The Virginia Department of Environmental Quality (VDEQ) strictly limits the amount of untreated water that can be released into state-controlled waterways and their tributaries, and requires local governments like Alexandria to develop a long-term plan for limiting and mitigating such releases.  VDEQ is requiring Alexandria to reduce the amount of untreated effluent that it releases during heavy rain storms from the three outfalls feeding into the smaller waterways. 

Legislative Mandate

On February 25, 2017, the final day of its 2017 regular legislative session, the Virginia General Assembly required Alexandria to start construction to upgrade all four of its sewer outfalls by 2023, and complete those upgrades by 2025 (SB 898).  The legislature previously threatened to cut-off all state funding to the city if it did not complete the repairs by 2020. 

In late March 2017, then Governor Terry McAuliffe attempted unsuccessfully to get the General Assembly to push the deadline back to 2027, but the legislature rejected the Governor's recommended modification in early April 2017 and the Governor eventually signed the bill into law on April 26, 2017.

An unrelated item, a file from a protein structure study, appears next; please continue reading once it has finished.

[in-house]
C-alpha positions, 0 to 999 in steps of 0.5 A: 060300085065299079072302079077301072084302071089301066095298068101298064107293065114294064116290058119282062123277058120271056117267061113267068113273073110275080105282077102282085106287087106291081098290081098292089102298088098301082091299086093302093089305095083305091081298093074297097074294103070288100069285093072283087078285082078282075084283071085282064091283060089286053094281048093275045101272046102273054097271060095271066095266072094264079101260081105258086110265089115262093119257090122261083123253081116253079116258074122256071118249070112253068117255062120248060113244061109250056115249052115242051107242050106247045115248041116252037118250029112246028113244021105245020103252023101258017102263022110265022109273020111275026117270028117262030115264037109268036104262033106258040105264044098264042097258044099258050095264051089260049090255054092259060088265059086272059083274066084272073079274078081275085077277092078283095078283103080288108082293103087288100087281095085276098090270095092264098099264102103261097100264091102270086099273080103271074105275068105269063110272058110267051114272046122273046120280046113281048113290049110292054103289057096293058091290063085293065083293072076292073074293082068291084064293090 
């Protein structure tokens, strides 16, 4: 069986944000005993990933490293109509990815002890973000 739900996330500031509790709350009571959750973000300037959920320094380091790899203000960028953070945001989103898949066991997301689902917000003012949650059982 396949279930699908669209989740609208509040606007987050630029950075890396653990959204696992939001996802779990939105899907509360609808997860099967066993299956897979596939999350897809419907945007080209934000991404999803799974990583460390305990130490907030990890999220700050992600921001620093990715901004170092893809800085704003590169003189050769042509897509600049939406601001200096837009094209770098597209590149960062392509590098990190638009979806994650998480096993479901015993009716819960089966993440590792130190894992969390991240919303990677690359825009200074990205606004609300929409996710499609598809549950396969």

The city hopes the state will pay for some of the $400 million in projected costs to complete the required work, but many of the Republican legislators who control the General Assembly have publicly stated that Democrat-dominated Alexandria is affluent enough to pay for the work on its own.  Meanwhile, Alexandria is proposing to raise the city sanitary sewer fee in the years ahead to pay for the mandated sewer upgrades.

City Proposal

City leaders are proposing to construct a 3-million gallon storage tank and 10-foot diameter tunnels under the entire length of North Royal Street that would temporarily hold the excess effluent that is today discharged into Oronoco Bay, Hunting Creek and Hooff’s Run until the treatment plant is able to process it in the ordinary course.

The obvious alternative, moving older buildings to the newer sewer system, is not practical as the cost would be exorbitant for both the city and individual property owners, and such a project would entail tearing up the streets and sidewalks of Old Town to lay new pipes and connectors.  The city believes that its plan will reduce the number of outflows to a few per year.